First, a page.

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Aleksandr Sokurov Poster

Biography

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Overview (3)

Date of Birth 14 June 1951Podorvikha, Irkutskaya oblast, RSFSR, USSR (now Russia)
Birth NameAleksandr Nikolaevich Sokurov
Nickname Alexander Sokurov

Mini Bio (2)

Creator of the first "unedited" film, with a continuous shot lasting around 90 minutes. He was born with a disability because of an anatomic defect of his leg, in 1951 in Podorvikha village in Siberian Russia. His father was a Red Army veteran of WW2. One of most important contemporary filmmakers, Sokurov worked extensively in television and later graduated from the prestigious film school, VGIK, in 1979. His films often created tensions with the Soviet authorities but he received great support from such outstanding film masters as Andrei Tarkovsky. Particularly, after the collapse of the regime, Sokurov's films started earning him numerous awards around the world. While most known for his feature films, Sokurov has directed over 20 interesting documentaries. His 2002 sensational "Russian Ark" is a historic achievement that will be watched and talked about by many generations.

Sokurov has collected a number of awards at Berlin, Cannes, Moscow, Toronto, Locarno and European Film Awards. He lives and works in Russia.

- IMDb Mini Biography By: Anonymous

Alexandr Sokurov is a Russian director of avant-garde and independent films that have won him international acclaim. A son of an army officer, Sokurov was born in 1951, and spent his childhood traveling with his family around Russia as his father was transferred from one location to another. This fast change of places and schools kept him lonely, he never had close friends and liked to spend his free time by himself withdrawn into the world of his own. After school he studied history and completed a BA degree course. By that time, however, he had made up his mind to become a film maker and in 1975 he moved to Moscow to study at VGIK-a state film school, one of the most prestigious and major of its kind in Russia. In the years that followed he made several shorts, none of which was liked by his teachers. His works were described as "weird, formal, and mannered" but never "talented" or "promising". In the end Sokurov entered into an open conflict with his mentors and dropped out of BGIK, nevertheless it was during his years there that he met Andrey Tarkovsky whom he later befriended. Tarkovsky was the first to notice Sokurov's gift and to tell him that he was going to have a brilliant career provided he found his own style and stayed true to it, and it was with Tarkovsky's backing that Sokurov found an employment at Lenfilm - the second largest film studio in Russia. His feature debut The Lonely Human Voice (1987) was not released until the early 1990s because the studio chiefs saw an anti-government stance in it. A man of a rare strength Sokurov managed to complete several films in a year. Produced at the same time Mournful Insensibility (loosely adapted from Bernard Shaw's A Heartbreak House) was a commercial failure because it proved to be very difficult for common cinema-goers but pleased critics who reckoned Sokurov as a budding auteur with a vision of his own. He kept on making highly personal, artistic films that won art house fans acclaim first in Russia and then around the world. Often plotless with emphasis on aesthetics and impressionism his films are noted for philosophical approach to history and nature. Besides Sokurov made starring ordinary people instead of professional actors his trademark. At the same time the different interpretations that can be drawn from his films sometimes make them very bizarre. The most recent example is his Father and Son, it was premiered at the 2003 Cannes Film Festival and worried the critics since some saw in it what was described as "homosexual relationships involving close relatives". However Sokurov denied it. His Russian Ark (2002) is an experimental film which is actually a single 96 mn long shot. In the 1990s Sokurov announced the plan to make a trilogy about the most powerful political leaders of the 20th century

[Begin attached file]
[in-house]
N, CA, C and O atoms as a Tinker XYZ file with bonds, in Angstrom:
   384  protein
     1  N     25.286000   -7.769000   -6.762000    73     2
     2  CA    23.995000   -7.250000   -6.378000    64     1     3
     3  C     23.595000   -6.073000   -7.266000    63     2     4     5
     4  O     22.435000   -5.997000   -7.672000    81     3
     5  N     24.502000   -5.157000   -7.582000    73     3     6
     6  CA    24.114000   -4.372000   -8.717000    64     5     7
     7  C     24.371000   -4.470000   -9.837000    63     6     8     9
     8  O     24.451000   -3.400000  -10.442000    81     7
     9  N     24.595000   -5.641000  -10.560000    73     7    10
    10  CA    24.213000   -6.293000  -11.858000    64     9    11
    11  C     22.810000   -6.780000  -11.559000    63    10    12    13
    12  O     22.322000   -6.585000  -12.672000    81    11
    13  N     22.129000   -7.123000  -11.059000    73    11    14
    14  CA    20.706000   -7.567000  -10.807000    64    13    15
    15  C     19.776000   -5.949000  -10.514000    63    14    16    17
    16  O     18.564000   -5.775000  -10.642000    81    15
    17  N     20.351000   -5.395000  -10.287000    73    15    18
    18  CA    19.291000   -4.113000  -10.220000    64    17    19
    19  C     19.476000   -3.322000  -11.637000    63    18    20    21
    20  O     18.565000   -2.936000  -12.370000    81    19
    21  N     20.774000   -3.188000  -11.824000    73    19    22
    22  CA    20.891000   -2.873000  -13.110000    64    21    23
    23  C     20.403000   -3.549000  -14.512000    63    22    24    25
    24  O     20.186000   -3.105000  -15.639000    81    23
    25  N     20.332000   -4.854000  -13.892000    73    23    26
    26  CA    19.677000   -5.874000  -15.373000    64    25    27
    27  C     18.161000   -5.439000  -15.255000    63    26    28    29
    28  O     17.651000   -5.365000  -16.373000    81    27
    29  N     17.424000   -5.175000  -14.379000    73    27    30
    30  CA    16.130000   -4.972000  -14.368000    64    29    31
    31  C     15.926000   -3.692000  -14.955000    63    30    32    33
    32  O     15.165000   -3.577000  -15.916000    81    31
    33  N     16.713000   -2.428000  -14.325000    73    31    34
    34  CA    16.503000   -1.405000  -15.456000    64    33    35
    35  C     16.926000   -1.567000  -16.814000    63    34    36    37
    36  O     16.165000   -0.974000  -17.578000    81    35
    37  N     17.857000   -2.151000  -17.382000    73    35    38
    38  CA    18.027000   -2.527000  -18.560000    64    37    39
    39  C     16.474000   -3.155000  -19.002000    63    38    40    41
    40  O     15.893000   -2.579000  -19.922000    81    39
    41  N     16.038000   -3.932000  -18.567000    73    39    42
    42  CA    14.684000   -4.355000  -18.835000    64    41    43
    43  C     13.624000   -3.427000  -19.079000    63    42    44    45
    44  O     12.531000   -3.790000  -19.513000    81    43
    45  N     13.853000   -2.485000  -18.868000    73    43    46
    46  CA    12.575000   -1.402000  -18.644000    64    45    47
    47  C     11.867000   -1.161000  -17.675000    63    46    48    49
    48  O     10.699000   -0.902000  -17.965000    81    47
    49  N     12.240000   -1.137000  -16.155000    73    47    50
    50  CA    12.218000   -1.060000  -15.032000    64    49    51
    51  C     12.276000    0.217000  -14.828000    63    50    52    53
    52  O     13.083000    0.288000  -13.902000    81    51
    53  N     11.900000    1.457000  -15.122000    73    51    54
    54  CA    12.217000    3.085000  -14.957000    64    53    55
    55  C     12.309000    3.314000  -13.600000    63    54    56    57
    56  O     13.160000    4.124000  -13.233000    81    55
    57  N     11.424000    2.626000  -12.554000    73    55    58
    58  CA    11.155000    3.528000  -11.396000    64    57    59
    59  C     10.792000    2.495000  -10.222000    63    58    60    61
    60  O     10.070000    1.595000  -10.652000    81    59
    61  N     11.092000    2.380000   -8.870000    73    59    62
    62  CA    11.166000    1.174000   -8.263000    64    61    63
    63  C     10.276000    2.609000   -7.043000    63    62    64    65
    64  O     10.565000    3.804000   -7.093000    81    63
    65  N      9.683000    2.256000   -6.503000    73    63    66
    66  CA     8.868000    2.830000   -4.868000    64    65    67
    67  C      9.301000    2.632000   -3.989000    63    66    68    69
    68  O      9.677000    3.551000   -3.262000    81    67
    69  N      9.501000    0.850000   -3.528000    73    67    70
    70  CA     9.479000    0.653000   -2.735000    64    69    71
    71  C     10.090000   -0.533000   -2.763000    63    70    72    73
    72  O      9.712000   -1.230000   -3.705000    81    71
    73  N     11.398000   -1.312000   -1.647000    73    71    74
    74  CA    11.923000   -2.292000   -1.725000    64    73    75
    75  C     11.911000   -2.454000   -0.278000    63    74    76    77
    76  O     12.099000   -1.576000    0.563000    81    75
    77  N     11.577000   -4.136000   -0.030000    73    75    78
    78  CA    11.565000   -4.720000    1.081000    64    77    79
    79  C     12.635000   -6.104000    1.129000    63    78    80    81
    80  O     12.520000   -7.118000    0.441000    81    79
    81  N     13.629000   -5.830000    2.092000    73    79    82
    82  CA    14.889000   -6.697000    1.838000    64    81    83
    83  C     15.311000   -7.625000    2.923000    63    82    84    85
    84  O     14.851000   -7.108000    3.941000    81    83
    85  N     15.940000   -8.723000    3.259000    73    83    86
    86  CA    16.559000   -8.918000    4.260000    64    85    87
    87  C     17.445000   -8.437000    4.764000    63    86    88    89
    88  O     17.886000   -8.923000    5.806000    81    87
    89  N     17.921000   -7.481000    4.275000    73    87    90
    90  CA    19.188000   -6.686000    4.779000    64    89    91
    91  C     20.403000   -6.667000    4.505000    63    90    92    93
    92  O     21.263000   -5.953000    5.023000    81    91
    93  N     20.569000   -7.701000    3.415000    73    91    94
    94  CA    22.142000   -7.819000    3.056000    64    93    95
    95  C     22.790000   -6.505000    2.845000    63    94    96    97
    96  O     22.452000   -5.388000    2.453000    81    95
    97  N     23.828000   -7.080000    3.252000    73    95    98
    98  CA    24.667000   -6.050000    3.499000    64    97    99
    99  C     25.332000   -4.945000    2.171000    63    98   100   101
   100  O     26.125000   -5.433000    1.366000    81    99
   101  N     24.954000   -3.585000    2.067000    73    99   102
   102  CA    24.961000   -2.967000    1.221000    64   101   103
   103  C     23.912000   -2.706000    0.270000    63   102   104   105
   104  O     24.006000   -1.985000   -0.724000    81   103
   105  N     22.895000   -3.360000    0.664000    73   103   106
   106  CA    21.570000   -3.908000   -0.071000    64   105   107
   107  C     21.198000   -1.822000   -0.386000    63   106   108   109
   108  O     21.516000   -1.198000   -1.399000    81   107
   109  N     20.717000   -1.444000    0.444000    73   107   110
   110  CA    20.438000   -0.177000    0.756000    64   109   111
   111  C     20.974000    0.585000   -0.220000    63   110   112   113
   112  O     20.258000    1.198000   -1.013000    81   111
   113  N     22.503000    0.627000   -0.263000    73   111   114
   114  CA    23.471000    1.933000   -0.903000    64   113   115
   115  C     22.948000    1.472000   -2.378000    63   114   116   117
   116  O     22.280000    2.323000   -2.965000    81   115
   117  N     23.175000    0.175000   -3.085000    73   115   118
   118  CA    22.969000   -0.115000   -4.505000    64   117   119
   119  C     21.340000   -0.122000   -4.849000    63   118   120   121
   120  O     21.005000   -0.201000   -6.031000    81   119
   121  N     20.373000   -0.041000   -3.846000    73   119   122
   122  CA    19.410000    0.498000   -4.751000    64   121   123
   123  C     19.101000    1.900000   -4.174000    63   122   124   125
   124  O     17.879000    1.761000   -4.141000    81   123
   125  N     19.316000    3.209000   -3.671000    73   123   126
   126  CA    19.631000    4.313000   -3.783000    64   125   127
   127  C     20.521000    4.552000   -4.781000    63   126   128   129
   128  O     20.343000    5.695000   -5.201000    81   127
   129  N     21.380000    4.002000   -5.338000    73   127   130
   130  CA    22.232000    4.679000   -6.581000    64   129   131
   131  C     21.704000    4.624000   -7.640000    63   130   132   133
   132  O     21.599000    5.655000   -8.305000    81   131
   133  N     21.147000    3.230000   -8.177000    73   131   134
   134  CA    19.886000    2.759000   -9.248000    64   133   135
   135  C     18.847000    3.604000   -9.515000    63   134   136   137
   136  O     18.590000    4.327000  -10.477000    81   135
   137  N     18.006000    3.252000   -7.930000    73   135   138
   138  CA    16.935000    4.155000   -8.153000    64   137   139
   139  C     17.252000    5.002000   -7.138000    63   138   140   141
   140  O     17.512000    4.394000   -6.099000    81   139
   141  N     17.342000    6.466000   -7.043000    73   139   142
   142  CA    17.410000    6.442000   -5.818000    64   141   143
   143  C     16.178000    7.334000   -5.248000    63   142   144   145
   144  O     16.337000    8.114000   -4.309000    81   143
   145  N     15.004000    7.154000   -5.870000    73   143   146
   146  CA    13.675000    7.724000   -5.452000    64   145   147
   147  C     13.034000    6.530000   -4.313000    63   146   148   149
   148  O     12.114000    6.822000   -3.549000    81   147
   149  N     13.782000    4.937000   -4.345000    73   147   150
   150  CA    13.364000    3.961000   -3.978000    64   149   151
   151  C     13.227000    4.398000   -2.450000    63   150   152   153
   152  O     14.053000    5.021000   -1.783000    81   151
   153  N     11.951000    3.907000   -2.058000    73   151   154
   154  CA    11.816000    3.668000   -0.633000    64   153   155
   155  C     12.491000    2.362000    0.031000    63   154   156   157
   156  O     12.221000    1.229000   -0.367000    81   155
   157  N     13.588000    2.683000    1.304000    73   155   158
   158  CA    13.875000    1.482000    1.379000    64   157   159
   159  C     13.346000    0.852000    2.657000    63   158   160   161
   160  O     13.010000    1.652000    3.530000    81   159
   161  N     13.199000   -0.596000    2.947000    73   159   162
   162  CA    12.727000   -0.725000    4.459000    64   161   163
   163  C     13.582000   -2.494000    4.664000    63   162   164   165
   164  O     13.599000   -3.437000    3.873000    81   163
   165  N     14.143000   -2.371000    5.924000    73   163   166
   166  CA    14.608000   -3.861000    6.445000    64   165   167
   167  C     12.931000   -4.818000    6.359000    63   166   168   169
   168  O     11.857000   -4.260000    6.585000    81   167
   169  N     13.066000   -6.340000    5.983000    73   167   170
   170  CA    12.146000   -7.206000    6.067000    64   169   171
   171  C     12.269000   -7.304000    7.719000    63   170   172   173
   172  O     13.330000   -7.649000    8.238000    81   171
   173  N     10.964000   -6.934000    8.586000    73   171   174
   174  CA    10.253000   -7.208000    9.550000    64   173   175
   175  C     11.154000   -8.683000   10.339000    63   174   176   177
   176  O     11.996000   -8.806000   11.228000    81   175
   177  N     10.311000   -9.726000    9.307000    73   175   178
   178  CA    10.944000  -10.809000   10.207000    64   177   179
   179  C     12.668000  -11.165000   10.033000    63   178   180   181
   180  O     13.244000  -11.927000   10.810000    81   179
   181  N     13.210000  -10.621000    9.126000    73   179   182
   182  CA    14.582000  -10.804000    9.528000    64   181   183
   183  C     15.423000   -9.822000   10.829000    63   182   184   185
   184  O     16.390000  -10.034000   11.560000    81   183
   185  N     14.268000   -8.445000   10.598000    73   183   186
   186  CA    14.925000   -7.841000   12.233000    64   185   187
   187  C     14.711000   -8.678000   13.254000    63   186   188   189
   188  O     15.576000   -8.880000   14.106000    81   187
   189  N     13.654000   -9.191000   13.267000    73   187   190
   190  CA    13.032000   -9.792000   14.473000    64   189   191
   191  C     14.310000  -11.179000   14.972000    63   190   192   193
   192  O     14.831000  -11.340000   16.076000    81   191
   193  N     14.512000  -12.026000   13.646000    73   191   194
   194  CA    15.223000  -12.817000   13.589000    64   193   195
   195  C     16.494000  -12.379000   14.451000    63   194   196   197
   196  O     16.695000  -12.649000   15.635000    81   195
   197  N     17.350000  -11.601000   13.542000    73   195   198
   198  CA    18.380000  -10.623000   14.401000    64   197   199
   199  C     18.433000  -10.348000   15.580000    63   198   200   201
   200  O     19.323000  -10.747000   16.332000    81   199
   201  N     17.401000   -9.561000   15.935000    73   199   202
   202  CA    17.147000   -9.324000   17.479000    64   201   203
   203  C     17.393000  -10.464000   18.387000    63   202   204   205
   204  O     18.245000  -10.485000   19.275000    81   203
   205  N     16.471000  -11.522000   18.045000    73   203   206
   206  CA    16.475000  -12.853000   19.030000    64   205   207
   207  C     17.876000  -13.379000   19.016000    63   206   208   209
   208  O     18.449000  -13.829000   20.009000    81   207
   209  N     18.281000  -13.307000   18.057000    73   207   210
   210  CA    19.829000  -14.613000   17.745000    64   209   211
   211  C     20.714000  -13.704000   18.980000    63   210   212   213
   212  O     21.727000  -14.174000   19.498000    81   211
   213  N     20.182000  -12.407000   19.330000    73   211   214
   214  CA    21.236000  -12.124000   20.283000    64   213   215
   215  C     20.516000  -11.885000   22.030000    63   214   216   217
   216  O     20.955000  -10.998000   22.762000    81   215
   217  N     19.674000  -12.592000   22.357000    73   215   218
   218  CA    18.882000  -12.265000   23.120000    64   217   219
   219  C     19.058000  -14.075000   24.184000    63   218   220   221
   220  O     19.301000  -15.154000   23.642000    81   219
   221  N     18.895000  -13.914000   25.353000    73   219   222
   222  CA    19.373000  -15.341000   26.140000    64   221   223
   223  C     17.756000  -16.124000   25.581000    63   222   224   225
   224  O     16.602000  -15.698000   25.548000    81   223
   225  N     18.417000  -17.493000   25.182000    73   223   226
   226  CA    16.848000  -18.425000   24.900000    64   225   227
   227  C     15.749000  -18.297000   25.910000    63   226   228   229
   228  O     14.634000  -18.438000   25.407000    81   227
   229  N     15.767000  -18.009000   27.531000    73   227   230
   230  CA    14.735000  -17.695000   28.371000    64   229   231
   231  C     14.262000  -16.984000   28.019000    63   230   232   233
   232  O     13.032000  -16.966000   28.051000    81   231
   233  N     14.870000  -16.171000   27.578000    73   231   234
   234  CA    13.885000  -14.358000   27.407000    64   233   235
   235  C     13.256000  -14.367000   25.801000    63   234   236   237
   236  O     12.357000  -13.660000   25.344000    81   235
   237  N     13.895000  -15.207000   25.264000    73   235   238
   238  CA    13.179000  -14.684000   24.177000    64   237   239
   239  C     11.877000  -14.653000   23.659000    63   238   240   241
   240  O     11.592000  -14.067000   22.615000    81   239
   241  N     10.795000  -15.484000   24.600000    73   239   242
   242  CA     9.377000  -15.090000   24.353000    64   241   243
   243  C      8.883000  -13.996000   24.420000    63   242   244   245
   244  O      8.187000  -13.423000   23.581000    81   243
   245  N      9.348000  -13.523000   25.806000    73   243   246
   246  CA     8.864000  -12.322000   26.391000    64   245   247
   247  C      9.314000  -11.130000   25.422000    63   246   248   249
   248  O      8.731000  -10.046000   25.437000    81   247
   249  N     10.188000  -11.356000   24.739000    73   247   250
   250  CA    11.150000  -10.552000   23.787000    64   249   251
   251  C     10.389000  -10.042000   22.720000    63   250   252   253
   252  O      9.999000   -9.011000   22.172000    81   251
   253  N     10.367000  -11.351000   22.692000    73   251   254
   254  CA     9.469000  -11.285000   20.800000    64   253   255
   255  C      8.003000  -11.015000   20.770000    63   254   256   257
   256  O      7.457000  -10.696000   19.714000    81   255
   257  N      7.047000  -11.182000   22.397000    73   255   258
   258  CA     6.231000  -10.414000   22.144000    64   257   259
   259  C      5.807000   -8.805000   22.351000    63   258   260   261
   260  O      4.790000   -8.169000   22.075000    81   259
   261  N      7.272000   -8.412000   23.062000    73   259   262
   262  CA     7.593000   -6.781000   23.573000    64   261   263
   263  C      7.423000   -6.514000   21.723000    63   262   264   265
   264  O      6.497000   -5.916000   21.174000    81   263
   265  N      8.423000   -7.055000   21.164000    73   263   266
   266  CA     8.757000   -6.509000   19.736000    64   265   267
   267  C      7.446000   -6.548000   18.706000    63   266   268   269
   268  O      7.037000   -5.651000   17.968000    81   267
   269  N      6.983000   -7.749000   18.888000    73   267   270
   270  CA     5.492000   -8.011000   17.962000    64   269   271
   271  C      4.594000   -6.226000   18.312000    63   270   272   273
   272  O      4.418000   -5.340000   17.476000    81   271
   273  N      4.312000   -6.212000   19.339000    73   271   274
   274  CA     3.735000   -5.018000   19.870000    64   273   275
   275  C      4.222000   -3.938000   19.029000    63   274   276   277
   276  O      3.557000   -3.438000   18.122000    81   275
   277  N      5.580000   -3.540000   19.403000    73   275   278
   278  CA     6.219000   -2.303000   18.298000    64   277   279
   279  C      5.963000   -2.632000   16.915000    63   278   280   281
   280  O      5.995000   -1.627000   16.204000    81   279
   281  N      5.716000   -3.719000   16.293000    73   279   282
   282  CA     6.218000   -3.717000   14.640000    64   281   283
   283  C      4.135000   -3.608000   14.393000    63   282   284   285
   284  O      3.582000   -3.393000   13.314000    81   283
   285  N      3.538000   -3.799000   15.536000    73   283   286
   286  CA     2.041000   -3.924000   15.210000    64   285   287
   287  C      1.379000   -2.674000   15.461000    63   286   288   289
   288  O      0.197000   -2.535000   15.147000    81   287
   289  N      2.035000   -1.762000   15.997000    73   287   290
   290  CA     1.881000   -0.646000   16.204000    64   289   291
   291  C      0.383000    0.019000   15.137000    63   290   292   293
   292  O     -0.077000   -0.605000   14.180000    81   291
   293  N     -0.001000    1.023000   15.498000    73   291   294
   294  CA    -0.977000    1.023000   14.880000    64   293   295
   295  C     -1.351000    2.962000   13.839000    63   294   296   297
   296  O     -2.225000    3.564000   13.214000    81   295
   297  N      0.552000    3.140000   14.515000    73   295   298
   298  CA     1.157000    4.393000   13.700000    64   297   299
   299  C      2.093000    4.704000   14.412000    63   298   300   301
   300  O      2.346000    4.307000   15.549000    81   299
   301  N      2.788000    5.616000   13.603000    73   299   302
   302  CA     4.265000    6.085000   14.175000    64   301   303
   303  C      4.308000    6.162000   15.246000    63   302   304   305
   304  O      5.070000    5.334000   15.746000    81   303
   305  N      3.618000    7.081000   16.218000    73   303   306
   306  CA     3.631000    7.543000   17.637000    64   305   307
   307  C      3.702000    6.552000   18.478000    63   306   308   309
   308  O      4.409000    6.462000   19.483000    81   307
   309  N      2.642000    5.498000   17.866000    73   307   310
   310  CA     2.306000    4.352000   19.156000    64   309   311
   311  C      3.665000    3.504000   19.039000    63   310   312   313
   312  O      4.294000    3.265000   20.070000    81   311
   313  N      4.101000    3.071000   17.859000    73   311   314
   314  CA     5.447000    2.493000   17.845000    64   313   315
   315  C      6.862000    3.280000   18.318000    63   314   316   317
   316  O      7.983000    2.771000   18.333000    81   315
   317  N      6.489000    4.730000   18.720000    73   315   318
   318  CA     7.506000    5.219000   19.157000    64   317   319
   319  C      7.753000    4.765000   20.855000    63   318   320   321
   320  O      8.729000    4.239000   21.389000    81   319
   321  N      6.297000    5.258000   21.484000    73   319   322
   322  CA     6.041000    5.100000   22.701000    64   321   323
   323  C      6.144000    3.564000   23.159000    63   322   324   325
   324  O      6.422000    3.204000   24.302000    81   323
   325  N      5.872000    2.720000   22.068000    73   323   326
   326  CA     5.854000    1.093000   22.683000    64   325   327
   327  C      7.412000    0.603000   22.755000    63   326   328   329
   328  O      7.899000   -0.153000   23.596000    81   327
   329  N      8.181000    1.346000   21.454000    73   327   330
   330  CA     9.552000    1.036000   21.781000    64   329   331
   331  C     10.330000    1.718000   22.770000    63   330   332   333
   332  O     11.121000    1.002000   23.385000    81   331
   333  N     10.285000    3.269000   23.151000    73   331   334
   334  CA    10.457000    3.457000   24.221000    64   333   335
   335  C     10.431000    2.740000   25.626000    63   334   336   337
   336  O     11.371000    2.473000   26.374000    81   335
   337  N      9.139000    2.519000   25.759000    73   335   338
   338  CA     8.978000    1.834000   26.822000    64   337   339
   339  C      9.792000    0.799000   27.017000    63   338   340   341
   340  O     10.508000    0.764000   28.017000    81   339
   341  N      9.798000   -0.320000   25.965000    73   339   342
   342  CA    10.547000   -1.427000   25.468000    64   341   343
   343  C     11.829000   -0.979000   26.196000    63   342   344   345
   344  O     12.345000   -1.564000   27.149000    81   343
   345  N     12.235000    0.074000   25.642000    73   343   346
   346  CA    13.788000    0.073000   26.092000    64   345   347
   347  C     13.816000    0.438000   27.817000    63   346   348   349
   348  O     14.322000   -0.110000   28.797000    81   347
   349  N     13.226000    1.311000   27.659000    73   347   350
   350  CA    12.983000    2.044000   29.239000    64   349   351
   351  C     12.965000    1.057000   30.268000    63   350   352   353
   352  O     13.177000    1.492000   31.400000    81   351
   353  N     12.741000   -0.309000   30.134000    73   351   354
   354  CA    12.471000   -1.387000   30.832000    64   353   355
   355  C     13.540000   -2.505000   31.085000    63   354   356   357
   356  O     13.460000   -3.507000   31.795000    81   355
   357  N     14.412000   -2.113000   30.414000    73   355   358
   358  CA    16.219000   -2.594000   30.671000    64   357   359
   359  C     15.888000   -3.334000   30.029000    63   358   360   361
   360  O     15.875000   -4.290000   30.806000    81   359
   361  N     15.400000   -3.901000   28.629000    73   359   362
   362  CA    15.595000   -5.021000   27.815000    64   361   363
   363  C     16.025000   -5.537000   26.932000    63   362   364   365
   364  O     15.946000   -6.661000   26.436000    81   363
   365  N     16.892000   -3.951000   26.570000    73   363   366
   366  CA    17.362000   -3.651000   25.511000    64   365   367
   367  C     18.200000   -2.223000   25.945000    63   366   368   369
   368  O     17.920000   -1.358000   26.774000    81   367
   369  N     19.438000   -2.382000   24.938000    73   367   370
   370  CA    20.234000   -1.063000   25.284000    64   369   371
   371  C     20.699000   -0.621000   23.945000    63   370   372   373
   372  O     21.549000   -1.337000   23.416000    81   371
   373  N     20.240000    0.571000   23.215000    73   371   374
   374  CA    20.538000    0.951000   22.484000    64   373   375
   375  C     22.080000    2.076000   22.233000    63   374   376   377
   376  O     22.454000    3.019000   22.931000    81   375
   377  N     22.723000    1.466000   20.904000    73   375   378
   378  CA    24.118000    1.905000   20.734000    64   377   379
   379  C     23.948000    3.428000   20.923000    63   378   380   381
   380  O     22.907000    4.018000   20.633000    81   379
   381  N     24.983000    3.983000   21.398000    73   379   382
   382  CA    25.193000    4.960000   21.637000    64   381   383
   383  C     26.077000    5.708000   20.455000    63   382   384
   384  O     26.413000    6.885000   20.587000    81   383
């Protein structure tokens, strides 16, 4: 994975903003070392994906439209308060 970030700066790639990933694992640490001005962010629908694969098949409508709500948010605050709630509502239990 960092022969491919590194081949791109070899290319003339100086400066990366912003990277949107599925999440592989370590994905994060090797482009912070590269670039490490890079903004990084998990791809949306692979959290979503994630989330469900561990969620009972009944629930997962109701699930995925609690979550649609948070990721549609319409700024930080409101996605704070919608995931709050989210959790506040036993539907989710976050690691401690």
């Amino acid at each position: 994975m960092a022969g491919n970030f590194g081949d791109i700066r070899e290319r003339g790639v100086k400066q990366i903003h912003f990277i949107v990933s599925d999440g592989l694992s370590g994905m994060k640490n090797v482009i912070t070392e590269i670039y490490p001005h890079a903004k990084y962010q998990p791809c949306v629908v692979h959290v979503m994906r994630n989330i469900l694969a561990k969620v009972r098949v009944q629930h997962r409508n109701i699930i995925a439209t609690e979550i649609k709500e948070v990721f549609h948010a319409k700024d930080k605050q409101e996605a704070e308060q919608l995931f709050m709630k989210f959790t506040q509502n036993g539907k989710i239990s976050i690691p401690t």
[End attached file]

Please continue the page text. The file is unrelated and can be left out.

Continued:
• a sort of a reconciliation to his first vocation as a historian. From


Moloch (1999) that chronicles one day in life of Hitler, through Telets (2001) - an interesting but controversial look at Lenin, to Solntse (2005), which shows the Japanese emperor Hirohito in August 1945 calling for Japan's unconditional surrender, it is obvious that Sokurov is concerned with such subjects as the influence of absolute power on human being, the responsibility, and a degree to which one person can influence history. Sokurov has always tried to distance himself from mainstream as far as possible. Assisted by European and Asian producers he founded his own production company Bereg (Coast) in St.Peterburg, Russia, which supports independent film making. Sokurov is very influential, he is the driving force of the art house movement in Russia, many Russian directors of younger generation idolize and adore him.

- IMDb Mini Biography By: Mike (hfhfdfse@rol.ru)

Trade Mark (1)

Paintings - Often includes long, accurate shots of real paintings in his film and his videos.

Trivia (3)

Retrospective at the São Paulo International Film Festival.
Profiled in "Films and Dreams: Tarkovsky, Bergman, Sokurov, Kubrick and Wong Kar-Wei" by Thurston Botz-Borsnstein. Lanham, MD: Scarecrow Press, 2008.
Retrospective at the Beirut International Film Festival 13th Edition. [2013].

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